“What we are looking for was a way that the county could manage its budget, the cities could manage their budgets and everyone would agree that it’s legal,” she said.
Assistant County Attorney Leonard Berger said the charter amendment asked the voters whether the inspector general’s office would be financed by all the government entities involved.
“Being funded is something different from having a contract fee that is purely a county contract fee that the cities only collect on our behalf, leaving the rest of operations of the office for the county alone to fund,” Berger said. “I think that’s the difference, and I’m not sure if there is a way to get around that difference here. We will not be able to say how much the county is going to be able to look for every year to meet that budget.”
McKenna agreed. “There is no ability for the municipality to come to you and say, ‘The budget’s too high this year; we can’t pay that, we have other challenges going on,’” she said. “If you try and create a model where the municipalities have no say in what their budget is going to look like, that’s a serious legal problem.”
County Commission Chair Shelley Vana said that the county must not have control over the inspector general. “It was written every which way but loose to say the county commission will in no way, including budget-wise, control,” she said. “[The voters] said that an independent inspector general will be funded by all these folks, including everyone at this table.”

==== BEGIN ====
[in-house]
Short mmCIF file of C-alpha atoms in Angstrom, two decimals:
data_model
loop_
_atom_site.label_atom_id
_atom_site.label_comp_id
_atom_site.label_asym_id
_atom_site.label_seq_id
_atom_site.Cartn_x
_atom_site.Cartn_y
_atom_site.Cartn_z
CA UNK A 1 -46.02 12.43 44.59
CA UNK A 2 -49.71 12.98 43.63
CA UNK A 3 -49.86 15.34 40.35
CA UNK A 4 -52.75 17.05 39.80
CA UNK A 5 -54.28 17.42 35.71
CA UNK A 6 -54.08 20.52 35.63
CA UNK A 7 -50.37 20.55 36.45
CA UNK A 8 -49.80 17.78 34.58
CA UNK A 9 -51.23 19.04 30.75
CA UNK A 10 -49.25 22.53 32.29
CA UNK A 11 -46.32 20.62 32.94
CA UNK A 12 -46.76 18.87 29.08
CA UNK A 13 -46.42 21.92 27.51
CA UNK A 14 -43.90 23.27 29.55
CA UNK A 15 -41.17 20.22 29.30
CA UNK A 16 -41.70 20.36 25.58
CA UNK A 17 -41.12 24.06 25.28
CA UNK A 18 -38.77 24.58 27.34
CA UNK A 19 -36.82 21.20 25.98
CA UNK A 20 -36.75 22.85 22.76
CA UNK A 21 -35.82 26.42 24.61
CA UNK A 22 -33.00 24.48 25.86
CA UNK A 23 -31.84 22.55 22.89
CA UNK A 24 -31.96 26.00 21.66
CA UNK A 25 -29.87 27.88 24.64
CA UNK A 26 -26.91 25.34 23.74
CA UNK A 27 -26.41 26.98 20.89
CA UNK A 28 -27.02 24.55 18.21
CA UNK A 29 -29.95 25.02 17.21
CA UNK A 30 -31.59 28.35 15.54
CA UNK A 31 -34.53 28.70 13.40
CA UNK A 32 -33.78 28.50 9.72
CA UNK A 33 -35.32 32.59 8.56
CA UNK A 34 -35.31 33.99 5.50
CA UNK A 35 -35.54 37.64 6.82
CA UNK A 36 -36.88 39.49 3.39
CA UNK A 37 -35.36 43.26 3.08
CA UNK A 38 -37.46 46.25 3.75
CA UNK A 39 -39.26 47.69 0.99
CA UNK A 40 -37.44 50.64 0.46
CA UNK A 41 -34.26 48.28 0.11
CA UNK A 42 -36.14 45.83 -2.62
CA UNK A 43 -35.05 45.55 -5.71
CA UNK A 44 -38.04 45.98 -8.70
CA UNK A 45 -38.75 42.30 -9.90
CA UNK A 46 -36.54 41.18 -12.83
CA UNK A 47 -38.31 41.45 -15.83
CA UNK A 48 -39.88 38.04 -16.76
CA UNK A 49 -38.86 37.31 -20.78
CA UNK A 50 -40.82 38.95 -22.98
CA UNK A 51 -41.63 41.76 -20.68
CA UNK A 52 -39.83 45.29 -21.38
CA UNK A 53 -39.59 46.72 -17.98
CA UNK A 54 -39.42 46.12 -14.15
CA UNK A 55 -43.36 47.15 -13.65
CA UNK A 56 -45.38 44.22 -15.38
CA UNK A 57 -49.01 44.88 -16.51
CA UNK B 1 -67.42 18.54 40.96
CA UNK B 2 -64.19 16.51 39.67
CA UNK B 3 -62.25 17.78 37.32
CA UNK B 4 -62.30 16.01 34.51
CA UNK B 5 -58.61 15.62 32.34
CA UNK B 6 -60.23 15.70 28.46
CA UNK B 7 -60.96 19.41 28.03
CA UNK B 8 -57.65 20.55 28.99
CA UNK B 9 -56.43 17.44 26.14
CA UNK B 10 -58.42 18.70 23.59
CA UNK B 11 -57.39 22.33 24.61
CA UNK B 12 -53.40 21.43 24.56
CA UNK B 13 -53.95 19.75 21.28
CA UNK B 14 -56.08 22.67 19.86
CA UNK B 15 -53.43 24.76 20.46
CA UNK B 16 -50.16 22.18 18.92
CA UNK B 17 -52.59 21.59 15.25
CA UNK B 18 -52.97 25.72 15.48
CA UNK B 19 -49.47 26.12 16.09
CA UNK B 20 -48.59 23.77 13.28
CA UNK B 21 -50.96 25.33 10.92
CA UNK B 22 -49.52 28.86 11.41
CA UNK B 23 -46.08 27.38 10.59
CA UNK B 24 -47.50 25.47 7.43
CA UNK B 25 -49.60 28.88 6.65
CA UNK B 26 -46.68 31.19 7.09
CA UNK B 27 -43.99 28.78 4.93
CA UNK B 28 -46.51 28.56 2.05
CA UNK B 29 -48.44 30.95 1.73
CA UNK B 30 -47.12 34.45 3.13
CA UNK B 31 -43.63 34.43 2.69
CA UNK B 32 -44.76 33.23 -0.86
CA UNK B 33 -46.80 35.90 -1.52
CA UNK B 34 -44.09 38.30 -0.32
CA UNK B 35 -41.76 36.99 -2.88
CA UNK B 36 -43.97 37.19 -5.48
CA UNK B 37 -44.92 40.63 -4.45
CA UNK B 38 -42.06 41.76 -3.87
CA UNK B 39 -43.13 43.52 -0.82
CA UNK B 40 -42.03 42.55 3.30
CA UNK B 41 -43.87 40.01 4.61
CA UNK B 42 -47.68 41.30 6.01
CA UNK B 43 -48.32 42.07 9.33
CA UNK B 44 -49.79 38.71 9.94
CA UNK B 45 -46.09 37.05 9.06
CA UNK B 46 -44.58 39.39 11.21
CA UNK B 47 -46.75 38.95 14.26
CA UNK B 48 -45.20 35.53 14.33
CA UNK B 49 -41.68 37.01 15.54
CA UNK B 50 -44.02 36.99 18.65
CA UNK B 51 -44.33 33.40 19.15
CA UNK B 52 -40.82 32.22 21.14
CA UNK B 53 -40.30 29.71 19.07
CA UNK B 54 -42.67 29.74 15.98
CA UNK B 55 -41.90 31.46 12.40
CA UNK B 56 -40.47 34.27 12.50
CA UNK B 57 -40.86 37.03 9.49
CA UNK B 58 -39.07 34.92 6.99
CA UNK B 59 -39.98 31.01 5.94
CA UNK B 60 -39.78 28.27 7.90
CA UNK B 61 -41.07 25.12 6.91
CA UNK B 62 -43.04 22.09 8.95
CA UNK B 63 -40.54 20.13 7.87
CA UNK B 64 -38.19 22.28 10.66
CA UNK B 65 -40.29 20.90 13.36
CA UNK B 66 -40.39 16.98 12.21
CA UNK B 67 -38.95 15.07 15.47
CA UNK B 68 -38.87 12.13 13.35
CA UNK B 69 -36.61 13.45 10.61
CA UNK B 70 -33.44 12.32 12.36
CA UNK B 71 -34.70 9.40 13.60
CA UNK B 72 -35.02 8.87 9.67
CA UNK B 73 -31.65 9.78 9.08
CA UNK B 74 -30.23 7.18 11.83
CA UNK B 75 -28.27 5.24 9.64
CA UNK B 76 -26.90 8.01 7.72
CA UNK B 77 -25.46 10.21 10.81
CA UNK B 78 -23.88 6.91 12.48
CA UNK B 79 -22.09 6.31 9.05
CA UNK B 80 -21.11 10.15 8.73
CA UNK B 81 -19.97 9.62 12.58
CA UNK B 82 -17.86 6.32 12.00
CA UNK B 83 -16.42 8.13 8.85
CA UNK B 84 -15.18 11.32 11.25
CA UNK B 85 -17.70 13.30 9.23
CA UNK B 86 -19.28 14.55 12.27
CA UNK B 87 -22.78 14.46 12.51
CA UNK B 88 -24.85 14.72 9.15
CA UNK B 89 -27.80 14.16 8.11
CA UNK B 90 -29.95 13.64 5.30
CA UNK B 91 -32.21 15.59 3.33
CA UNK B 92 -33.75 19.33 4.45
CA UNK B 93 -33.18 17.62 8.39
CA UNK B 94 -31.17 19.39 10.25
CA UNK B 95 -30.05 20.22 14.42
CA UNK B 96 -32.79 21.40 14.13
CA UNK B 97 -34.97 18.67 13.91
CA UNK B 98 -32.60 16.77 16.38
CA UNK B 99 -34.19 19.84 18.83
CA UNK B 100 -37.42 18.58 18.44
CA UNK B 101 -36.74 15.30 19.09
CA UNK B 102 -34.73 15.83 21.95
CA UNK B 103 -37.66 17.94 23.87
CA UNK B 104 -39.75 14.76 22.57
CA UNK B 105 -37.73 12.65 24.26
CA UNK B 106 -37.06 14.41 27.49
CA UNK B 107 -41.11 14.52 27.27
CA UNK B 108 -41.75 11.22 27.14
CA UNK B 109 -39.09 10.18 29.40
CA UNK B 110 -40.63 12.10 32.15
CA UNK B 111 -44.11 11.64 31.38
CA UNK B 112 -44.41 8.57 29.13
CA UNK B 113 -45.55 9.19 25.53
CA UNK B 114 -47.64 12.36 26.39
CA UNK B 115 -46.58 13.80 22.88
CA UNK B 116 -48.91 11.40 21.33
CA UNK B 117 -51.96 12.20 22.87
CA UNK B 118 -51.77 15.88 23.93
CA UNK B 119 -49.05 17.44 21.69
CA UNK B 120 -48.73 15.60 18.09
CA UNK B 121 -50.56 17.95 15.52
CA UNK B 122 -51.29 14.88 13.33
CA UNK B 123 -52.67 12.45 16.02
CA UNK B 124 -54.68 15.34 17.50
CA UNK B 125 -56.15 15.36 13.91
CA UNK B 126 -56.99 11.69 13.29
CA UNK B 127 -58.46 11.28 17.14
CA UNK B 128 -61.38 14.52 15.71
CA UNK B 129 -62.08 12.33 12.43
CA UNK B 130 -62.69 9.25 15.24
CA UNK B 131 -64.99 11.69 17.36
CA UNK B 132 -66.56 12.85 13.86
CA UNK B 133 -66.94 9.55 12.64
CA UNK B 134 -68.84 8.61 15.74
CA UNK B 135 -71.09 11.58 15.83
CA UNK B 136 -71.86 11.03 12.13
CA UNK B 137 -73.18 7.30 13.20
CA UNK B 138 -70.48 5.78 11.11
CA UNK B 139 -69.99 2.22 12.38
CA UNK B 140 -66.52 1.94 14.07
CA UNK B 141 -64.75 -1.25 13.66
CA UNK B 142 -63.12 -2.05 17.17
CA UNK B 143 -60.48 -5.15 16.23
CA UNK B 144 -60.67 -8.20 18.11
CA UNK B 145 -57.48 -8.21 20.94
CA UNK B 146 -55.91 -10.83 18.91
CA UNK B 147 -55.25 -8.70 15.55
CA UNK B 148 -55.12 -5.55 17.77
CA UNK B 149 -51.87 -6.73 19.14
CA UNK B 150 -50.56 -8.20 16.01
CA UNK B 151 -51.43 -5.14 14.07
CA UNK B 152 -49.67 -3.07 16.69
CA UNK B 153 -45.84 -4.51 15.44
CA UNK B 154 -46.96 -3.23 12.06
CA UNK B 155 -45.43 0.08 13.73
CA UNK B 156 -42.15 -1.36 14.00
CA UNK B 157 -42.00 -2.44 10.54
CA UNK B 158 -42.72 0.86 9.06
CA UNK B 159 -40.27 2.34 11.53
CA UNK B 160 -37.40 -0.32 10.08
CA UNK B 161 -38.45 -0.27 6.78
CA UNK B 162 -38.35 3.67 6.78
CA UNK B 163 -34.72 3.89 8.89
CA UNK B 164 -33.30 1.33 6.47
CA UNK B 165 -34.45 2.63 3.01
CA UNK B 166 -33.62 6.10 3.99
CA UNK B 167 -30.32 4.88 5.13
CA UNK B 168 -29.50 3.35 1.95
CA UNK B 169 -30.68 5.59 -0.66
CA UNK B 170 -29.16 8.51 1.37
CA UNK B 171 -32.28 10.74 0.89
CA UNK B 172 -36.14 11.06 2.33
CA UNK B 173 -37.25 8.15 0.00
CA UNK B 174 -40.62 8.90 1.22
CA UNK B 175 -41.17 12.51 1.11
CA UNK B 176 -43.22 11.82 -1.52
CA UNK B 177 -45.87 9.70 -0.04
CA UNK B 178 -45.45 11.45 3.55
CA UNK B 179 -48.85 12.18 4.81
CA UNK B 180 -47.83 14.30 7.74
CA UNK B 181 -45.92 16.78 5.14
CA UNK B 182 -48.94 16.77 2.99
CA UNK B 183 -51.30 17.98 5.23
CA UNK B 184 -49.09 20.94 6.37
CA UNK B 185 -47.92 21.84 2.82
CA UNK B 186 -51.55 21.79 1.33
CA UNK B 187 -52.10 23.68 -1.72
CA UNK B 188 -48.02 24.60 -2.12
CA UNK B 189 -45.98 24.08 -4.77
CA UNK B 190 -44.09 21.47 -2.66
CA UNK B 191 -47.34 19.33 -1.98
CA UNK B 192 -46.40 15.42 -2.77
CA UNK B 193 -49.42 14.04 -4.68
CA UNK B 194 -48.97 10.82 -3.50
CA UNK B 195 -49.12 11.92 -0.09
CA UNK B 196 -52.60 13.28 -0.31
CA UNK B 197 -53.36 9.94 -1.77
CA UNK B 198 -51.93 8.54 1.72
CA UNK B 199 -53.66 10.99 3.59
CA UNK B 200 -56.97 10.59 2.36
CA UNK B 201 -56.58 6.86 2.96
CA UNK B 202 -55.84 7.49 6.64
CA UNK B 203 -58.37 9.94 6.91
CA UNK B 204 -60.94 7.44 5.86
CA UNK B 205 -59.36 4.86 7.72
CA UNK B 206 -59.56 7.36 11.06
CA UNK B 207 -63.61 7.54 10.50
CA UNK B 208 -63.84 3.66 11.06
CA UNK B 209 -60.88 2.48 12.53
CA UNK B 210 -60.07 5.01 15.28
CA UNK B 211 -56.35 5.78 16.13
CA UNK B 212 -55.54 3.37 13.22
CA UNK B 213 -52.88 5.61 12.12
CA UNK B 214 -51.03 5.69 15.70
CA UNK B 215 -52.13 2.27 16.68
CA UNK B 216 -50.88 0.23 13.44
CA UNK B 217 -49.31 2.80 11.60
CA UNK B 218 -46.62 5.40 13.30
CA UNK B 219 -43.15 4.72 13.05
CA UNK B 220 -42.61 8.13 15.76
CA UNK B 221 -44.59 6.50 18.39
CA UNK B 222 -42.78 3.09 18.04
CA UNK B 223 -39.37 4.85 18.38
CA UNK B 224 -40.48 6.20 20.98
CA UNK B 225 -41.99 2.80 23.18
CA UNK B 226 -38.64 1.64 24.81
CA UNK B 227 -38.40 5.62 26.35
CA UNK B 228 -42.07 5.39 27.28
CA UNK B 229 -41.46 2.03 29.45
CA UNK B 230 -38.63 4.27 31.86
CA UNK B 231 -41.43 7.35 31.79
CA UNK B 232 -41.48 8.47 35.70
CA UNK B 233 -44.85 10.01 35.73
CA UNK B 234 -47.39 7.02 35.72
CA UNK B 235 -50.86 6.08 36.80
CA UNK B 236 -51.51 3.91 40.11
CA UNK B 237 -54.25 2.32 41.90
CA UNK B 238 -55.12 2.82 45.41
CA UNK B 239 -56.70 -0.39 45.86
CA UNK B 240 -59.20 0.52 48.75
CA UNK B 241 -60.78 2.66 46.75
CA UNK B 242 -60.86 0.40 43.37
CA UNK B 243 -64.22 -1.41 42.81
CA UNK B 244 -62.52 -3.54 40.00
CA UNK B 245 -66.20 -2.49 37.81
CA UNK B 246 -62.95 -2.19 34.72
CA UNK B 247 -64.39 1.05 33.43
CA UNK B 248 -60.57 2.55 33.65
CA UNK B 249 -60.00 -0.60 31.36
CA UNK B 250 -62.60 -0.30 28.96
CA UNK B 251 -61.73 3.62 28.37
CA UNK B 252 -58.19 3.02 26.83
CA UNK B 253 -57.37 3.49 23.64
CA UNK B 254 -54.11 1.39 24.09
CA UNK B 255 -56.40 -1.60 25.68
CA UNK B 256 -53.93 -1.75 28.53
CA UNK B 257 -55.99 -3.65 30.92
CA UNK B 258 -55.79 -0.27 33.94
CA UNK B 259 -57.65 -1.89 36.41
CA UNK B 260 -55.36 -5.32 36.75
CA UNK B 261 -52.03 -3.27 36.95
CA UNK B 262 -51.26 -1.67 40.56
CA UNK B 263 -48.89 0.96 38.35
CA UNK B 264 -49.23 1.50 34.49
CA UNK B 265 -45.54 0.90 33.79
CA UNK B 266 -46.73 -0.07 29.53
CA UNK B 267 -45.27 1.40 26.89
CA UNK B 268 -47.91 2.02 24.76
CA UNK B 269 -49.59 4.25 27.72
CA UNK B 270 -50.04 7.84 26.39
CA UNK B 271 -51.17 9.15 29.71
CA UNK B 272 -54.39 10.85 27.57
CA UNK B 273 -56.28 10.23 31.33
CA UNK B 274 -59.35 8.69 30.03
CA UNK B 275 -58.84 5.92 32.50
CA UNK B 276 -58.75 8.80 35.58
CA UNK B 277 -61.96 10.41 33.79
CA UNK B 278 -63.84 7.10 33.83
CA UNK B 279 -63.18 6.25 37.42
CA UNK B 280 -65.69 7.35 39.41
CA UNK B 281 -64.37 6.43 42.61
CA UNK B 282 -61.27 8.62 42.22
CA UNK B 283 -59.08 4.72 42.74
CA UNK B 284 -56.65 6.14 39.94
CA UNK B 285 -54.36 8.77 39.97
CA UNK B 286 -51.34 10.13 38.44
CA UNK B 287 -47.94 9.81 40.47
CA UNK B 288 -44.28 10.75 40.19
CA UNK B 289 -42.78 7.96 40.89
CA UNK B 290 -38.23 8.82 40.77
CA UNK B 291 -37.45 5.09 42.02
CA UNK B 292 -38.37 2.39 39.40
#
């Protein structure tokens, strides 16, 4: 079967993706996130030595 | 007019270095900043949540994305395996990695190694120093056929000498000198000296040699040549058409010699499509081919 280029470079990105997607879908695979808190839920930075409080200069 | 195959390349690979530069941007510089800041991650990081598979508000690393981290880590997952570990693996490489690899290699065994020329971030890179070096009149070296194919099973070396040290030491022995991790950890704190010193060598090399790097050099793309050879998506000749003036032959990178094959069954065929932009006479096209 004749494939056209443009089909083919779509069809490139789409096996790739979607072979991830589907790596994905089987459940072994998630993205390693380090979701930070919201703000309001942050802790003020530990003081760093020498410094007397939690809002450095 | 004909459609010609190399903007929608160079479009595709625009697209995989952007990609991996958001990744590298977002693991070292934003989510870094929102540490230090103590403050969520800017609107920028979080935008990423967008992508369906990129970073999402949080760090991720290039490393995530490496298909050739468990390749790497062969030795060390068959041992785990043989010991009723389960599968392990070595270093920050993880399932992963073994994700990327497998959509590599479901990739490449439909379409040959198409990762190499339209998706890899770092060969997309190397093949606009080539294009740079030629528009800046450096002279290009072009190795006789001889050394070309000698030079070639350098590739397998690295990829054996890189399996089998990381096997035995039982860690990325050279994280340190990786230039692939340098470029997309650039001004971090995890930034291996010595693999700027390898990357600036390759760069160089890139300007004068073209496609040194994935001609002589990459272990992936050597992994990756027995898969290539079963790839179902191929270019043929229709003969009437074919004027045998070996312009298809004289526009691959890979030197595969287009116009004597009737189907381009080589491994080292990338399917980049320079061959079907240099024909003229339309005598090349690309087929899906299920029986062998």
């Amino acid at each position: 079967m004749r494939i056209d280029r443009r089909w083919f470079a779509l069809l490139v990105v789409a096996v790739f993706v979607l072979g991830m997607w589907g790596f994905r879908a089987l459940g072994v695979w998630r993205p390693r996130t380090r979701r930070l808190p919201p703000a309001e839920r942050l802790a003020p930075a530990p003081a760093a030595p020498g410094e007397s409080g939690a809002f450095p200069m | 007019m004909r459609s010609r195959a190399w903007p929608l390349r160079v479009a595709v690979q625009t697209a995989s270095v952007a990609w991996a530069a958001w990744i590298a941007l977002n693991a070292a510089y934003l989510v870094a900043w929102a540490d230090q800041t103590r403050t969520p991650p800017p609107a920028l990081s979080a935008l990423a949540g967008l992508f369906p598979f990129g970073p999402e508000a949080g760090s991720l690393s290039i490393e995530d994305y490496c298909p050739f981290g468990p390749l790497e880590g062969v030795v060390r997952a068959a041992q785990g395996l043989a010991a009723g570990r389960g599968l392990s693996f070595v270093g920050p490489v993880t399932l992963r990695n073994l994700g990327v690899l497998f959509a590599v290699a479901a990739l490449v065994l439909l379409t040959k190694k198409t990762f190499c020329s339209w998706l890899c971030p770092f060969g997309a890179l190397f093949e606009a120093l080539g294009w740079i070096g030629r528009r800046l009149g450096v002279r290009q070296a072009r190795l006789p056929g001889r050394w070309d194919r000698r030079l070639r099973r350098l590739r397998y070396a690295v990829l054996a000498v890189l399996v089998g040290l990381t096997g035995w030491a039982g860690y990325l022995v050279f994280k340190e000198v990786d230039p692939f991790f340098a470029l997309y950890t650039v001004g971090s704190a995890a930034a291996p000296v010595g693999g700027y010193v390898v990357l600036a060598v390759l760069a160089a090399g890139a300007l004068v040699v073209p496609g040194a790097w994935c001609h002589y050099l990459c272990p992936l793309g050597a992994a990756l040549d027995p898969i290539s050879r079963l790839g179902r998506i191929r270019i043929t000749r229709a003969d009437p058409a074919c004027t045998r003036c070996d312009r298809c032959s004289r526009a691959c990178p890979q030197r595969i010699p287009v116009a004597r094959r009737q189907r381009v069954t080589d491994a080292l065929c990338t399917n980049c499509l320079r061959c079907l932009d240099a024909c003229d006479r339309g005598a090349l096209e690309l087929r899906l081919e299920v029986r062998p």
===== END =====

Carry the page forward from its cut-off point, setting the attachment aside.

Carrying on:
West Palm Beach Commissioner Keith James asked whether there is a finite number so the entities would be in a better position to manage their budgets that would not be subject to arbitrary changes, and whether they would be willing to fund above 0.25 percent.
Santamaria said that the grand jury report stated that the 0.25 percent was to come from vendors’ contracts, not from the taxpayers. “That’s what the taxpayers expect,” he said. “The one-fourth of a percent is minuscule.”
McKenna told Santamaria that all the municipalities represented agree with him. “We are absolutely open to charging 0.25 percent to our contractors,” she said. “That’s exactly what our proposal says.”
Berger said the county has followed the Miami-Dade model of collecting 0.25 percent, noting that it did not defray all of the cost. “There would be a gap here that we would have to pay out of our general fund, and that is where our concern is,” he said.
County Commissioner Burt Aaronson said the county has no more control over the inspector general’s budget than the municipalities do. “The voters by 72 percent said all of you stay the hell out of it and let the inspector general run the show,” he said. “I’m willing to go with what the voters want… Each municipality may want to do it their own way, but at the end of the day, whatever the shortfall is, it should be done on a per capita basis with the county and the cities.”